In Arkansas, a 13-year-old was incarcerated for three months in a juvenile correctional facility, placed in solitary confinement and forced to miss even more school because he and his family couldn’t afford to pay a $500 truancy fine. The fine was discretionary, but the judge still imposed it. In Florida, a high school honor roll student was stuck on probation for an extra year because he couldn’t afford his court costs. In California, a mother who had been laid off from her job pawned her jewelry and rented out half her family home to pay off juvenile justice court costs. Across the country, youth and families are suffering because of juvenile court costs.
Recognizing that juvenile court fines and fees may cause serious harm to youth and families, many states are now moving away from imposing court costs on youth. California, Washington, and Utah have all passed legislation recently to reduce or eliminate juvenile court costs. These states recognize that children simply don’t have the resources to pay on their own and that imposing costs on parents heightens stress and undermines the stability that young people need to succeed.
The Kansas legislature is currently considering a bill that would move the state in the wrong direction. HB 2453 would authorize counties to assess a fee up to $100 on youth who are applying to participate in Kansas’ immediate intervention process — a diversion program that allows youth charged with certain misdemeanor offenses to avoid formal prosecution in the juvenile justice system. This provision risks harming youth and families, and undermining the rehabilitative goals of the juvenile justice system.
In our Juvenile Law Center report, Debtors’ Prisons for Kids? The High Cost of Fines and Fees in the Juvenile Justice System, we surveyed lawyers for children, other professionals, youth, and families to learn about the consequences of these costs. Survey respondents reported that fines and fees cause families difficulty surviving day to day. One lawyer explained that families are often “teetering on the brink” financially when their children enter the system, and “the added costs push them further.” The lawyer further explained: “I have seen single moms, which describes many of these cases, have difficulty scraping together $10 to $15 out of their monthly budget.”
These policies don’t just harm youth — they place stress on the whole family. Many families take on debt to pay court fees. Others face hard choices between basic necessities like groceries or school uniforms and the financial obligations imposed by courts. One of our survey respondents explained that the financial obligation “creates a rift between parents and their children.” Strong parental relationships are key to positive youth development, but the financial burdens of court fees can strain relationships between parents and children.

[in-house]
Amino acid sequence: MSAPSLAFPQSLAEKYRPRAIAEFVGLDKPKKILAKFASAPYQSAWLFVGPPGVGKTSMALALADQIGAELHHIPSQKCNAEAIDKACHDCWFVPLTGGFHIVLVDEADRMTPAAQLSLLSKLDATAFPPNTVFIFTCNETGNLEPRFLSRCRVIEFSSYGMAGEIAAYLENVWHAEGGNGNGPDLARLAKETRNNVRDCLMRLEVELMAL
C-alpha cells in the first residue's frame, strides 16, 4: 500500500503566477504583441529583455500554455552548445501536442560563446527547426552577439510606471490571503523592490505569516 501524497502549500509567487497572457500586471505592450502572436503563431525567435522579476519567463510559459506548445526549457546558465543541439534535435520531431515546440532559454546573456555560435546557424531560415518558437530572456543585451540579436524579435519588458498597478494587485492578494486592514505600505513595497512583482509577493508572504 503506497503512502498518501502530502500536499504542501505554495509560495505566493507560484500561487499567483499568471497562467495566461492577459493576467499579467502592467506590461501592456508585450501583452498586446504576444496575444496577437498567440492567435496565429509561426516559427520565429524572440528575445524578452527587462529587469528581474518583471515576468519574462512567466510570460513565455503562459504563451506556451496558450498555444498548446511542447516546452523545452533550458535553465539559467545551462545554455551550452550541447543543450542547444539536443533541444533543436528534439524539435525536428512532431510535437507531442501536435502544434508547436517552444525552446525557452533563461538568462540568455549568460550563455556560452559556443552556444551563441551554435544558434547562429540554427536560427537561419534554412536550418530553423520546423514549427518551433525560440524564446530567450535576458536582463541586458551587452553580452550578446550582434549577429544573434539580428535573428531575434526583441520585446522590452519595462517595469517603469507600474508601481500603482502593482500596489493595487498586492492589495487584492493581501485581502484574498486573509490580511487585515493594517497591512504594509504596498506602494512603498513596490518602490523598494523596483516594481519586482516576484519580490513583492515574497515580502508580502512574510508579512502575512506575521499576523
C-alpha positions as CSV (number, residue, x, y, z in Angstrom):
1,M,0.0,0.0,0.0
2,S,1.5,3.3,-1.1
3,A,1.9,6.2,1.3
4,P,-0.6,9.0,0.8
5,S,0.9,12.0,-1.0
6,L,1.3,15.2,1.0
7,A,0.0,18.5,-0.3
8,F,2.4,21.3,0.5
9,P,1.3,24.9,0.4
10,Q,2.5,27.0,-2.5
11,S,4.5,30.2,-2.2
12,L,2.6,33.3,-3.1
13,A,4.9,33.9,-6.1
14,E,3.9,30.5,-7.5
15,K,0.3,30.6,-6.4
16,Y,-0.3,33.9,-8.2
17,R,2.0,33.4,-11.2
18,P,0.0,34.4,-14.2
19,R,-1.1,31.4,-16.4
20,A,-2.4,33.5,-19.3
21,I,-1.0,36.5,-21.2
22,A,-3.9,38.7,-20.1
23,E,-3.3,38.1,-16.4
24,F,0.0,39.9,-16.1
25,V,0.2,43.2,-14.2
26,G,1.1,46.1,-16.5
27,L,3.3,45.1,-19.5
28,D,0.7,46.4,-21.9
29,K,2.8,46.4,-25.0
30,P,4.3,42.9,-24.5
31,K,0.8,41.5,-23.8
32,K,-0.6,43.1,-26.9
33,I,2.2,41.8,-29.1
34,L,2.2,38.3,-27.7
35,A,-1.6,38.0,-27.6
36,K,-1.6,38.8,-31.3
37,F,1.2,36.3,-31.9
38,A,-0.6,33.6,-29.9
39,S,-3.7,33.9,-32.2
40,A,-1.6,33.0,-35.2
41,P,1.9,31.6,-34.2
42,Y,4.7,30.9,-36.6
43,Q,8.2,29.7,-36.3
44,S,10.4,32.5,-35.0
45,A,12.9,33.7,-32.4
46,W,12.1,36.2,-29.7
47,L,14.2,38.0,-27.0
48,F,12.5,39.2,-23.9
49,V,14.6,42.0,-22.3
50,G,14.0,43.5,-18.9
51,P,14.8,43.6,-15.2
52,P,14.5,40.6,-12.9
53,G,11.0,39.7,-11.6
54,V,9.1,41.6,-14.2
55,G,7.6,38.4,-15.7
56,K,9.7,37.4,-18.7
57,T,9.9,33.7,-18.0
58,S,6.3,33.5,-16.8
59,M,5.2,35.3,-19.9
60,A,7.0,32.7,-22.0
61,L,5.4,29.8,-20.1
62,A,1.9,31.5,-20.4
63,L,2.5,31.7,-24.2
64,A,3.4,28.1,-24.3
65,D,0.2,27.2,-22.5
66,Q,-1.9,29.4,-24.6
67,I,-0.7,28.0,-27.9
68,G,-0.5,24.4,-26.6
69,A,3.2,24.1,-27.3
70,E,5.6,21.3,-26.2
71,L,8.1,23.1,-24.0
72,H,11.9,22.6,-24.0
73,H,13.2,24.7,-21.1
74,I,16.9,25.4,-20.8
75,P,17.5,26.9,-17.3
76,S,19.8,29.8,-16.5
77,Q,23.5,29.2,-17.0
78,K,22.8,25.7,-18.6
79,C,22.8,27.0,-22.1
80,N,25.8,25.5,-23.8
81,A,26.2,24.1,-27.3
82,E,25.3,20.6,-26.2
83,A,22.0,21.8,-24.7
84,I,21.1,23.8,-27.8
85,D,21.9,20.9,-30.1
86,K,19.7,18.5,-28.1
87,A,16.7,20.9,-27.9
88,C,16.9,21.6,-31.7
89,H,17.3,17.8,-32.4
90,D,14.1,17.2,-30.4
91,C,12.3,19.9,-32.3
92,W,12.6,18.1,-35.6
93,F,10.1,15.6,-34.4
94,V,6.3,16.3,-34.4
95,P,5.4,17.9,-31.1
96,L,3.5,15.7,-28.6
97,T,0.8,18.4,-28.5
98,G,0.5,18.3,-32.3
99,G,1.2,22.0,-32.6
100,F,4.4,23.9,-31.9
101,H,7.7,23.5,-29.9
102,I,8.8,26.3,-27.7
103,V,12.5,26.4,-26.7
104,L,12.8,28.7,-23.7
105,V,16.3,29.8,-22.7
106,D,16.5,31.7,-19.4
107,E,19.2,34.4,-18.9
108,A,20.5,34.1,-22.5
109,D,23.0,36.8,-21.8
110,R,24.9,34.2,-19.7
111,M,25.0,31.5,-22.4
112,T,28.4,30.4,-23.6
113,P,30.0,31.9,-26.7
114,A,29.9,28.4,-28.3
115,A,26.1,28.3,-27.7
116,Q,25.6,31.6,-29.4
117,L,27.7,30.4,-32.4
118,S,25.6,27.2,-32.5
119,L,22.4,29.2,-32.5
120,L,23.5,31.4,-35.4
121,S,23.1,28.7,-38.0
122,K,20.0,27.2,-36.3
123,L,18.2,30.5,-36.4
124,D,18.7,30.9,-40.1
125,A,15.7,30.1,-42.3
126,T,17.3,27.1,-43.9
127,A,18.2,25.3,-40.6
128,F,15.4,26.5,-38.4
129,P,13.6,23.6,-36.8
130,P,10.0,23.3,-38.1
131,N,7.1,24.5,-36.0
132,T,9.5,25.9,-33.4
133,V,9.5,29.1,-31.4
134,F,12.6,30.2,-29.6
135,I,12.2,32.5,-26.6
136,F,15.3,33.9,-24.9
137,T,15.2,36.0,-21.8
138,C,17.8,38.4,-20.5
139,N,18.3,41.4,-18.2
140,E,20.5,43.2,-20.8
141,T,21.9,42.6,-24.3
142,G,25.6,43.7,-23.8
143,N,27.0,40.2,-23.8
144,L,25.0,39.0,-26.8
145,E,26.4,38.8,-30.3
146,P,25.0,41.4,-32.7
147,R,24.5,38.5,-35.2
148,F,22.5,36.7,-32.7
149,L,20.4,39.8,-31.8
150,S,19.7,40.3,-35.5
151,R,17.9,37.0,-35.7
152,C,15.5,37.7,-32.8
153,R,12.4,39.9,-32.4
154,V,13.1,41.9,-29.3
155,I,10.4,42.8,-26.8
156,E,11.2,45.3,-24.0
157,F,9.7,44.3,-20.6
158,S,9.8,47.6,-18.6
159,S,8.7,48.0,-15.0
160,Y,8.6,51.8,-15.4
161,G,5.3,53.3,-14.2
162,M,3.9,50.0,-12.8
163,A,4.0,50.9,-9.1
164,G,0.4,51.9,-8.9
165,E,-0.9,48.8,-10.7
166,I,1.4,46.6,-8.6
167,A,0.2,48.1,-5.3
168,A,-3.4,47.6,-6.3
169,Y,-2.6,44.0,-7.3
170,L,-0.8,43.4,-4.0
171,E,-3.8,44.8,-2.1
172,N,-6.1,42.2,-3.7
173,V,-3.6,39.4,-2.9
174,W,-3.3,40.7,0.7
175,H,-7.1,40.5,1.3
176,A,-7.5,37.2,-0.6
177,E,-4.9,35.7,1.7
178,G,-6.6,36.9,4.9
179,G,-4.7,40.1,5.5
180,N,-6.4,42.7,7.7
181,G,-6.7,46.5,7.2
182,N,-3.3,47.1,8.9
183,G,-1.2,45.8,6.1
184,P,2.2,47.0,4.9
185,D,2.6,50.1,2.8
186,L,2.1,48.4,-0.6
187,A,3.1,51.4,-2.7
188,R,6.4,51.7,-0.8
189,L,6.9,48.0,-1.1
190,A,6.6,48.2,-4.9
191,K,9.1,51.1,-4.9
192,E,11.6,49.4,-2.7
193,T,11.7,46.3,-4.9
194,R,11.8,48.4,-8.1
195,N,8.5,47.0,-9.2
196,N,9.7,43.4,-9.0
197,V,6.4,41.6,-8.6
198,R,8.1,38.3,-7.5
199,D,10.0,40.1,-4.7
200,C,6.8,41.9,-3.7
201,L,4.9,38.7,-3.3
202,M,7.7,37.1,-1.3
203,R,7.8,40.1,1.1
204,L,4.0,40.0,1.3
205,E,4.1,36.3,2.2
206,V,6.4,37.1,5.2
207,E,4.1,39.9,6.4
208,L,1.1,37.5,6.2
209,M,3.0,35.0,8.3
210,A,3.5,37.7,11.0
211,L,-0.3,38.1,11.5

Juvenile fines and fees exacerbate an already pronounced economic divide. Because youth living in poverty are more likely to enter the juvenile justice system, while those with greater resources tend to access private supports and services instead, the costs place a financial burden on those least able to afford it.
Costs and fees can also make our communities less safe. Our study in Youth Violence and Juvenile Justice found that imposing fines, fees and restitution actually increased the likelihood of recidivism in a sample of more than 1,000 adolescent offenders, even after ruling out many other potential factors. Moreover, the higher costs imposed, the higher the recidivism rates.
Our study also directly links these costs to the pervasive racial disparities in the juvenile justice system. We found higher recidivism rates when youth still owe fines, fees, and restitution when their cases are closed, and that such outstanding costs were more common for youth of color.
Although HB 2453 is discretionary, permitting but not requiring counties to impose costs, it is still problematic. It would saddle youth with the difficult burden of proving inability to pay, rather than starting with the basic assumption we know to be true of youth, as a class: that they cannot generally pay court costs.
The tide is turning around the country to eliminate court costs and fees and to better balance the scales of justice and increase fairness. The Kansas legislature should reject the proposal to add a juvenile fee and should stay true to the state’s promises — set forth in the Kansas Juvenile Justice Code — to be outcome-based, to strengthen families, and to improve the ability of youth to live productively in their communities. After all, successful kids make successful adults — something we can all probably agree on.
Jessica Feierman is Associate Director of Juvenile Law Center. Alex R. Piquero is Ashbel Smith Professor of Criminology and Associate Dean for Graduate Programs in the School of Economic, Political and Policy Sciences at The University of Texas at Dallas.